Swiss voters reject Corporate Tax Reform III in popular referendum

On 12 February 2017 a majority 59.1% of Swiss voters rejected Corporate Tax Reform III (CTR III), which will lead to a redrafting of the original proposal.

Background

The draft Corporate Tax Reform proposal was published by the Federal Council on 5 June 2015. Following discussion, Federal Parliament approved the bill for CTR III on 17 June 2016, and it was subject to a popular referendum on Sunday 12 February 2017.

Impact

The 59.1% rejection of CTR III by Swiss voters will result in a delayed implementation, as the proposal must now be redrafted. It’s possible the delay will have a knock-on effect with the European Union, OECD and maybe even a number of bilateral relationships, as Switzerland was expected to abolish its preferential tax regimes by 31 December 2018.

Theoretically, it may still be possible to meet this date, but the consensus appears to be that  the CTR III project will now be delayed by two to three years.

Reason(s) for rejection

It would seem that the introduction of the notional interest deduction and partial taxation of dividend income for individuals were the main drivers for the rejection of CTR III by Swiss voters. This, combined with the Swiss tax payer having to pay the shortfall in tax revenue, according to CTR III’s opponents, seems to have dealt a decisive final blow.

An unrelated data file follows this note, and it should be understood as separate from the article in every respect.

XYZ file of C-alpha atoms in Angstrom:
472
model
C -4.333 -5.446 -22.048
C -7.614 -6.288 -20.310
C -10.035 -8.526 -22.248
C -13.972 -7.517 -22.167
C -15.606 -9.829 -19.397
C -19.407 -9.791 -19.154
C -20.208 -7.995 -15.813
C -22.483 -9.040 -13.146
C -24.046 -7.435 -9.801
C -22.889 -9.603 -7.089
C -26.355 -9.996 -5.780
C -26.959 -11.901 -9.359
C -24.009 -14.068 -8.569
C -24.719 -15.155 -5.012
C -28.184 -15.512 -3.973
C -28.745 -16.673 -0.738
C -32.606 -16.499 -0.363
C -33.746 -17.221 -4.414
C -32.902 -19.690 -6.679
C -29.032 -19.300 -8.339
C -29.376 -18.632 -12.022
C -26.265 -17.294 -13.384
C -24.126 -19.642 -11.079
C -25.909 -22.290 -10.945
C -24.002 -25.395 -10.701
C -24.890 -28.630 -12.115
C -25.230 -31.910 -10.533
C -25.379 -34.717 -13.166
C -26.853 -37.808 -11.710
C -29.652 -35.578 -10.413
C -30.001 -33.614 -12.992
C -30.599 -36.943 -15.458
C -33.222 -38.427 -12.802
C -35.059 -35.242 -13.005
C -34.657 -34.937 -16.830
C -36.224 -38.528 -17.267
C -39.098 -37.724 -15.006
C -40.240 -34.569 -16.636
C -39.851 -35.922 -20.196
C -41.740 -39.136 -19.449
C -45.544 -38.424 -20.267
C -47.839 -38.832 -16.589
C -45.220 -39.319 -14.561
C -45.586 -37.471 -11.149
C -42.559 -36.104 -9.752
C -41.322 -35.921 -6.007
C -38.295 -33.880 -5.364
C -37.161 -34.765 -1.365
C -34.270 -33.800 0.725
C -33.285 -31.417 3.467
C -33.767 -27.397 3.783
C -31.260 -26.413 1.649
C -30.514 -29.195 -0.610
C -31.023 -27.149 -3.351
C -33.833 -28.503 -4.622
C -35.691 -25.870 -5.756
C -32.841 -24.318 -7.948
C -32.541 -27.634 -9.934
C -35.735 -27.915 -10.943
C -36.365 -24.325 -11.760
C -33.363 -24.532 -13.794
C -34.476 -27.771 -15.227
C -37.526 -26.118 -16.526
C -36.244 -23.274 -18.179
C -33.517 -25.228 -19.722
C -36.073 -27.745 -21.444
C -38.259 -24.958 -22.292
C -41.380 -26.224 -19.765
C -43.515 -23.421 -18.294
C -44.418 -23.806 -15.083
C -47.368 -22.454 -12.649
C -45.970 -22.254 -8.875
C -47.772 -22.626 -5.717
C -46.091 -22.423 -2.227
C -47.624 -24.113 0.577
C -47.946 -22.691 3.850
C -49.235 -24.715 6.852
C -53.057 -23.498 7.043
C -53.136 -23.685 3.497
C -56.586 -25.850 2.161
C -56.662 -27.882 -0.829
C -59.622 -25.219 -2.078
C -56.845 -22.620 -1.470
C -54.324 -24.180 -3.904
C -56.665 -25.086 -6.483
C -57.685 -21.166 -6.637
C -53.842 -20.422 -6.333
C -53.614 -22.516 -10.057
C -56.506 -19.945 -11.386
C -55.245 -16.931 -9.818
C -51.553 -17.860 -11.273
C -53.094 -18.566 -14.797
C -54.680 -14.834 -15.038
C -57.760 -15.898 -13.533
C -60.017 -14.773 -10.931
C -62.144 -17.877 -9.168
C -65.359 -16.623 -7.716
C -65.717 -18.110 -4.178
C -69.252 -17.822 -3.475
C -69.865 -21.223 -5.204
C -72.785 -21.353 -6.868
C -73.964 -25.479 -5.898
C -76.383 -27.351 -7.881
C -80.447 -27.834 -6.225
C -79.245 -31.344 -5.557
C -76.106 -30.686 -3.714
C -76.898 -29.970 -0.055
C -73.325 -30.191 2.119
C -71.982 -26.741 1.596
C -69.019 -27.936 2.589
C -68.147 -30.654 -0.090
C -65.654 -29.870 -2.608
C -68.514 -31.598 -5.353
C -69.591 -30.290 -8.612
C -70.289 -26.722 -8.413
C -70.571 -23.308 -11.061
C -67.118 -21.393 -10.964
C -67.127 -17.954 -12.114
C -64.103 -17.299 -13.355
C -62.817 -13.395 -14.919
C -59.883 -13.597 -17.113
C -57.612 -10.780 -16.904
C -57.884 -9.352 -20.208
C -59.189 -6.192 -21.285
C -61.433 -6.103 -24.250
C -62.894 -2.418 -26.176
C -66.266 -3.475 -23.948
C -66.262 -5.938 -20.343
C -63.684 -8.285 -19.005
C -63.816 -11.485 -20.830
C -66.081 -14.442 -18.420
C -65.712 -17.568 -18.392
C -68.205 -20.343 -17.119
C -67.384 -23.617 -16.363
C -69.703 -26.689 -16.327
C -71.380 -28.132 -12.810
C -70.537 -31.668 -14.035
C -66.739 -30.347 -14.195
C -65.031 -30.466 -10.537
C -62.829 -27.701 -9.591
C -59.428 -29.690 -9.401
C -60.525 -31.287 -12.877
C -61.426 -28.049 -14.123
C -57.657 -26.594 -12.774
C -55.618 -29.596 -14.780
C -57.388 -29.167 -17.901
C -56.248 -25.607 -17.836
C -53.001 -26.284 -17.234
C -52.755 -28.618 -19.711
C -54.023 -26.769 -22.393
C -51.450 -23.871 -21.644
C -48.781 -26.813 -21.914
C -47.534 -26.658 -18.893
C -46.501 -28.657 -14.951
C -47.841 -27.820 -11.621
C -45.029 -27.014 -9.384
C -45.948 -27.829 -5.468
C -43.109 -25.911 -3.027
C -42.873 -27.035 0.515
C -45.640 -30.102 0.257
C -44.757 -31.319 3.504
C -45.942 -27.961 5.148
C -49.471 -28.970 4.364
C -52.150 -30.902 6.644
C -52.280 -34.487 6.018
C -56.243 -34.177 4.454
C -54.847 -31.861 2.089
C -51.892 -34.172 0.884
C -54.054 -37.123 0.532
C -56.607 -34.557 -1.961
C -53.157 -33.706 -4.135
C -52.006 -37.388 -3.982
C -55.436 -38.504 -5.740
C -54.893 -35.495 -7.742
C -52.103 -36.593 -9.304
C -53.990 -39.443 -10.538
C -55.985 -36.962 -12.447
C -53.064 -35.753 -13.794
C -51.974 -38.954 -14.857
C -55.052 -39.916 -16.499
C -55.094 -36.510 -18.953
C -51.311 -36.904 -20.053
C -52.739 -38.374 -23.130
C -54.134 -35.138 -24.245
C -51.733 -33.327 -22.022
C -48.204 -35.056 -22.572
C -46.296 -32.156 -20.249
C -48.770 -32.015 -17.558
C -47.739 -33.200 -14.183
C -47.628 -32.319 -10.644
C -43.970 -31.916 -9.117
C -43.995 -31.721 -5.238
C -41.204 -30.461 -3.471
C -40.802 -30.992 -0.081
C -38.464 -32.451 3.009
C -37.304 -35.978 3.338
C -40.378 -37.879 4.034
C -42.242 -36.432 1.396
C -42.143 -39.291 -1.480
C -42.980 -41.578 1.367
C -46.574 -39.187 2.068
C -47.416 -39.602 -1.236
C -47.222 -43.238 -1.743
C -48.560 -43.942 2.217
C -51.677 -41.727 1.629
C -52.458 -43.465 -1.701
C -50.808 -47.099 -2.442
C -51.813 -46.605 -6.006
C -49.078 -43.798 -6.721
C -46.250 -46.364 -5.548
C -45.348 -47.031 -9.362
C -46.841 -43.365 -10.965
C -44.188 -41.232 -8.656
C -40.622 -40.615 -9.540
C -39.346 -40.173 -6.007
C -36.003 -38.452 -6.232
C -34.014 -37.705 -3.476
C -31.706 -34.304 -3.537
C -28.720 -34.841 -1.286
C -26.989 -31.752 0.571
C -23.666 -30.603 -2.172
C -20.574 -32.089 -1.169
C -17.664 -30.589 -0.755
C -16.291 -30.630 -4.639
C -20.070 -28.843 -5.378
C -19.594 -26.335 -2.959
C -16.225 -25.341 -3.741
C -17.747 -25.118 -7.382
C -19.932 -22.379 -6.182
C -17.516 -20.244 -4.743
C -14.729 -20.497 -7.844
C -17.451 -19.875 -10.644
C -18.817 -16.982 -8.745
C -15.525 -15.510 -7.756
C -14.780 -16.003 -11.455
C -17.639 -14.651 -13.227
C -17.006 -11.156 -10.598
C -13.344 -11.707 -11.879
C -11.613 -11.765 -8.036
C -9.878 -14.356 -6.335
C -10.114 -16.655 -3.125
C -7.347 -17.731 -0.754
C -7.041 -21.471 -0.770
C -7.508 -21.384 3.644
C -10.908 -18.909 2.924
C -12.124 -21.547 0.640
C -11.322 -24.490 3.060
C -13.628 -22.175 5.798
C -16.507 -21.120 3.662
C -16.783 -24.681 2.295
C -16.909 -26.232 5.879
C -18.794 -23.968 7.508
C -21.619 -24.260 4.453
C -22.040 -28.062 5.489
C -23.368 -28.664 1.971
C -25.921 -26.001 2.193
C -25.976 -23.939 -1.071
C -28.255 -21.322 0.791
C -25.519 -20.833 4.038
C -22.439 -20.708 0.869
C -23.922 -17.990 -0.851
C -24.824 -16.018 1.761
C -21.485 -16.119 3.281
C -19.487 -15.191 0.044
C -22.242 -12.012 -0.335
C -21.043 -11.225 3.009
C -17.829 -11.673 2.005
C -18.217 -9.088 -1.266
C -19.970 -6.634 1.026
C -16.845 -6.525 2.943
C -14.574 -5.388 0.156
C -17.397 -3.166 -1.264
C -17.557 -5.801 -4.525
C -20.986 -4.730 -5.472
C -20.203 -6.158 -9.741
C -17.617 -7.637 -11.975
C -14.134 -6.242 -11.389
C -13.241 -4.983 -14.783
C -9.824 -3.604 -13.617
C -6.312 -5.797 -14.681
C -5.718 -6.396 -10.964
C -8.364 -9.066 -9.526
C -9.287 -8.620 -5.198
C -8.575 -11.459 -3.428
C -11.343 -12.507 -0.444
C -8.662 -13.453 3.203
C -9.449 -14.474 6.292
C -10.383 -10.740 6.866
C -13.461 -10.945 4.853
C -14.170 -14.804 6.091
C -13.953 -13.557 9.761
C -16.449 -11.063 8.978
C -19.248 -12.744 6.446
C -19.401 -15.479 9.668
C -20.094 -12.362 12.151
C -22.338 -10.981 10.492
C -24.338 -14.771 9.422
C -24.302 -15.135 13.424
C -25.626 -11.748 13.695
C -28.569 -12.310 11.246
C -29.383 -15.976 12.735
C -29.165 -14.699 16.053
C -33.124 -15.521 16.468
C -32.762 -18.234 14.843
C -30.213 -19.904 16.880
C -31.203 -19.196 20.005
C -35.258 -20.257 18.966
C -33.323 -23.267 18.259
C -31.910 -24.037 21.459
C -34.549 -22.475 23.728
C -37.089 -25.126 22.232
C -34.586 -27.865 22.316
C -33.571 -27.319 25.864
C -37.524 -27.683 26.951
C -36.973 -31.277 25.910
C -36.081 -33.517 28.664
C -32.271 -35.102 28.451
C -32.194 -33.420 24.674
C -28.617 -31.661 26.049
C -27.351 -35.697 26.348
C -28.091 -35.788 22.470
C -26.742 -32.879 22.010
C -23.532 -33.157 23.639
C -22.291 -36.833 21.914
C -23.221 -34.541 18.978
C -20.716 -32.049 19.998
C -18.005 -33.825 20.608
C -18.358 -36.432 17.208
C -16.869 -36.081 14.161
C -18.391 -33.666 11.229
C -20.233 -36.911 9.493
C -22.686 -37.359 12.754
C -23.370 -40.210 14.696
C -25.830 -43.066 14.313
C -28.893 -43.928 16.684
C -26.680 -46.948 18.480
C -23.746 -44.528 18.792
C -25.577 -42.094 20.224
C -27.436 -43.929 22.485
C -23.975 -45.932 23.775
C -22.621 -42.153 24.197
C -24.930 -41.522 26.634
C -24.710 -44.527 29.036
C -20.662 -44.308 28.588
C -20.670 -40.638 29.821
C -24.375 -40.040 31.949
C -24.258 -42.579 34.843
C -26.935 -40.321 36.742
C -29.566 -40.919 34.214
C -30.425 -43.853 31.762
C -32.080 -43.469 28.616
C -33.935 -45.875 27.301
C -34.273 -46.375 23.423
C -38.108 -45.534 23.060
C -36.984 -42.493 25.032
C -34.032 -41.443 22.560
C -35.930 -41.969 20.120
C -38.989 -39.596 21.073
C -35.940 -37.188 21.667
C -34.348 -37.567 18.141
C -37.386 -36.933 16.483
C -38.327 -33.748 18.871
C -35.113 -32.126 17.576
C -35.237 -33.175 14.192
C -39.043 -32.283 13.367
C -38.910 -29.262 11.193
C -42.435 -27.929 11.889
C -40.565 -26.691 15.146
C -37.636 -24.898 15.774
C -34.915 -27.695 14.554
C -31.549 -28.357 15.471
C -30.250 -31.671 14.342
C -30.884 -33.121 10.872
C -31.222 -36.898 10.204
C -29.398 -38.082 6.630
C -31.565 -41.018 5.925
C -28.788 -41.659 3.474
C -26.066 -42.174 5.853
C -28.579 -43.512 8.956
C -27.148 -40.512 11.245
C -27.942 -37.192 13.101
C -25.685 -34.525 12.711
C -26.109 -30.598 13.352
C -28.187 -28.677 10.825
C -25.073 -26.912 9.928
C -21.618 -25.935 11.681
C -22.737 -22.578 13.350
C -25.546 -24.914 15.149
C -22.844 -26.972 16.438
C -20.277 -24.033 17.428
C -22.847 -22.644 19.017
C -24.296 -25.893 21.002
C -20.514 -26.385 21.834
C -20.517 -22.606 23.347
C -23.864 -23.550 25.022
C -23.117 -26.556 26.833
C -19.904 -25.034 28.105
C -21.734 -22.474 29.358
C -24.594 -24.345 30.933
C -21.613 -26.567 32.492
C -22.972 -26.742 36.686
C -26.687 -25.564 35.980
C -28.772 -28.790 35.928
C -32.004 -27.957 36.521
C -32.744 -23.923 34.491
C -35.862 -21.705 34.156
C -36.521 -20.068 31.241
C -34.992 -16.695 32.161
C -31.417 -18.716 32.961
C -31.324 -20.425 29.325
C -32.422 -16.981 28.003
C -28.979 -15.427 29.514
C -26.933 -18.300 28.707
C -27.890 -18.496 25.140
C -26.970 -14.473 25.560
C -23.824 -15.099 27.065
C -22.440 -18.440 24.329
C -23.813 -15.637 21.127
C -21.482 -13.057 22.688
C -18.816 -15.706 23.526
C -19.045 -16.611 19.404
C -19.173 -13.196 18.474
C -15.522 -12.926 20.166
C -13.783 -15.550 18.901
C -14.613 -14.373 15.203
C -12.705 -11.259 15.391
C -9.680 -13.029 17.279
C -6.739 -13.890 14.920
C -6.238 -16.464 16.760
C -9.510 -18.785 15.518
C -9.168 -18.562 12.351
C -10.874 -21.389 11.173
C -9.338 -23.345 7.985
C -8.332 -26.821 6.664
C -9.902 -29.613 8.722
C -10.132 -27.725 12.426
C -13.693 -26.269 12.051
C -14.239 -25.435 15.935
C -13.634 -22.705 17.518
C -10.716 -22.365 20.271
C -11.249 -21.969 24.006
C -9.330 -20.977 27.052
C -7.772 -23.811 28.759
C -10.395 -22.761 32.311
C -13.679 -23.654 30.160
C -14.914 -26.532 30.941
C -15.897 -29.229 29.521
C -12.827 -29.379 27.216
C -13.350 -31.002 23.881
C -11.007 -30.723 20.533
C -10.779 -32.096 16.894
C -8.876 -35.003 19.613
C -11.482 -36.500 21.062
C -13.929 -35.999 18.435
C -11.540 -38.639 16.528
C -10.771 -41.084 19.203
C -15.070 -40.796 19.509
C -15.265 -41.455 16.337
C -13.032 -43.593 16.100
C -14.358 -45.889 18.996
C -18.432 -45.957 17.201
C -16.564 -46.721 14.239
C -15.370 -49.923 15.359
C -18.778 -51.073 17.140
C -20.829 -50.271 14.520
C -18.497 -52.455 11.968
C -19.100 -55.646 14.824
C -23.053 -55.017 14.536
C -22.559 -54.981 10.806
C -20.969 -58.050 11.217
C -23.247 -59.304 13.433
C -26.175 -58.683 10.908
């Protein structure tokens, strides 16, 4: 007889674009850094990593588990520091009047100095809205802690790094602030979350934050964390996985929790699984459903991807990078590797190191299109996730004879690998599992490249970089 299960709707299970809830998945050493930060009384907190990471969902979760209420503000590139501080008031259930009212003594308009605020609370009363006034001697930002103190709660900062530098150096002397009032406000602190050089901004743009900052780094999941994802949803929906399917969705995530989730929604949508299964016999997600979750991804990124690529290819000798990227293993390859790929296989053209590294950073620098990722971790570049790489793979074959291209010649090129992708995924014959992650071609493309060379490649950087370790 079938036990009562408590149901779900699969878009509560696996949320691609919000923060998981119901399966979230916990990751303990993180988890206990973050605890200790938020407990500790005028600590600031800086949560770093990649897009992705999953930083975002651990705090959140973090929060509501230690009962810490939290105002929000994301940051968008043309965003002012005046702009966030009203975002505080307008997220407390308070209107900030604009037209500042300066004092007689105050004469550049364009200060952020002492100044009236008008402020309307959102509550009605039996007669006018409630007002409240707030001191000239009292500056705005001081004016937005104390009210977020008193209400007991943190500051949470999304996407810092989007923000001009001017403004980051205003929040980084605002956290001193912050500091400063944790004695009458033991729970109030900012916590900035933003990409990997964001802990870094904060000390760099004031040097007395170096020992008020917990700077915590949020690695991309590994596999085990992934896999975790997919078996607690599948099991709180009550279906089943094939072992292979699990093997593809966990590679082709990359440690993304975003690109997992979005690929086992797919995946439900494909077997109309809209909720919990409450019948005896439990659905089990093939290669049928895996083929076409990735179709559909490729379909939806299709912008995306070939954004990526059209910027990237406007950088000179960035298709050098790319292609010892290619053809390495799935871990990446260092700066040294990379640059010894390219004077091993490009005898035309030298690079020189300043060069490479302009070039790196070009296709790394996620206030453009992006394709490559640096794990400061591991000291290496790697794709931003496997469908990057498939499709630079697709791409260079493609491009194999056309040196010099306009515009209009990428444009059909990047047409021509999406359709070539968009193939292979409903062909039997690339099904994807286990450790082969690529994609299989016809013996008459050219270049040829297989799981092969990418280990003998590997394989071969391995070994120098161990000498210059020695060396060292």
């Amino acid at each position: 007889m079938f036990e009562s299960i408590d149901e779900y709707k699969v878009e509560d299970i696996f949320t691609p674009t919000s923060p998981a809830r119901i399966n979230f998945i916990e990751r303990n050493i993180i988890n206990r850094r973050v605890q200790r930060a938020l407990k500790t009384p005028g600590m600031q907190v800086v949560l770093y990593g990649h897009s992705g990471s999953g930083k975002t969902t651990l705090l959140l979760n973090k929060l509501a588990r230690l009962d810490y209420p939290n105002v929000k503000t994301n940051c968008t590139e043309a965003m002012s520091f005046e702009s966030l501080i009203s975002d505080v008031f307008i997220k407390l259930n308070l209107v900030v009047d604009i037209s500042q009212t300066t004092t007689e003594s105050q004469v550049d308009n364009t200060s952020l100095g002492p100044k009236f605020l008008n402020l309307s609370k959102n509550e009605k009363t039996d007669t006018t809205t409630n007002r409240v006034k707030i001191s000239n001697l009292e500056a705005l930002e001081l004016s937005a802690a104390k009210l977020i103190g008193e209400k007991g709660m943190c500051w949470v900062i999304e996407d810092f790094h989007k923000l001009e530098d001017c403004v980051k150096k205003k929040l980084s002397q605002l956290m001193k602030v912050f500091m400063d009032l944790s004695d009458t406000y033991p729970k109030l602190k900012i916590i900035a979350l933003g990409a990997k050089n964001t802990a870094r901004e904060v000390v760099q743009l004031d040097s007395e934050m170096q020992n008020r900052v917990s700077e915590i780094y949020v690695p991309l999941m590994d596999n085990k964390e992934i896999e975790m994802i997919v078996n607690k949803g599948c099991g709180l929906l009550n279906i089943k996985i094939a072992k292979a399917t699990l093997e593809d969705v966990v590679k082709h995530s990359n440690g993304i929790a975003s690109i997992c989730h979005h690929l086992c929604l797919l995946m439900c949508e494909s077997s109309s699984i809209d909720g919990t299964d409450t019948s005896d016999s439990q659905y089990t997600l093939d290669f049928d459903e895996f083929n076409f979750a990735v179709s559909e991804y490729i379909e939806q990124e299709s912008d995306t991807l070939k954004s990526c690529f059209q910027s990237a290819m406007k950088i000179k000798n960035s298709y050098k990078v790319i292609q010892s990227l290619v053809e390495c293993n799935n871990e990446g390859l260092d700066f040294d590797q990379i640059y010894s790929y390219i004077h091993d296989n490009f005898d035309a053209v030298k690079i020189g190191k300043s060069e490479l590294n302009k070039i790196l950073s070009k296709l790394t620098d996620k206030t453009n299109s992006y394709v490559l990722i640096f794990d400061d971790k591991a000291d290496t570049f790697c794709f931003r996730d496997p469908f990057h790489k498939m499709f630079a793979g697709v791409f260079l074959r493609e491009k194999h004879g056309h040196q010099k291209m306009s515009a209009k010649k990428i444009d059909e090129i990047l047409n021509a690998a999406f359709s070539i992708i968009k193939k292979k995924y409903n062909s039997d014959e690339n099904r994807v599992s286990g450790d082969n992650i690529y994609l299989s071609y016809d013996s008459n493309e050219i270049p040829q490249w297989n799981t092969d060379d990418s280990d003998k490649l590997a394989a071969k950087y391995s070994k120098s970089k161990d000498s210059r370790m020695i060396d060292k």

Whatever the reasons for the rejection, all do seem to agree that reform of the Swiss tax system is required; particularly with regard to the difference in taxation between foreign and Swiss companies, and the reduction of effective corporate income tax rates.

What happens now?

The Federal Council will need to start working on a revised proposal for CTR III, taking into account the discussions leading up to last Sunday’s referendum. It is expected that some of the hotly-disputed items will be taken out. The sooner more clarity can be obtained on about what is ‘in’ and what is ‘out,’ the better. The concerns about potential counter measures from the European Union are there.
The rejection of CTR III means the current tax rules stay in place, including the preferential tax regimes. Regardless of CTR III, some Swiss cantons may decide to decrease their corporate income tax rates; this may help companies to deal with the prolonged uncertainty on their tax status.

Companies that are under pressure internationally in relation to the use of a preferential tax regime in Switzerland may wish to make use of the tax-free ‘step-up practice’.

Talk to us

This setback in corporate tax reform does not detract from Switzerland’s attractiveness as a jurisdiction in which to do business, and TMF Switzerland’s experts can assist companies with a review of their current set-up, and make referrals to local tax counsel where required.

Need more information? Get in touch with our team.

Find out more about our services in Switzerland.

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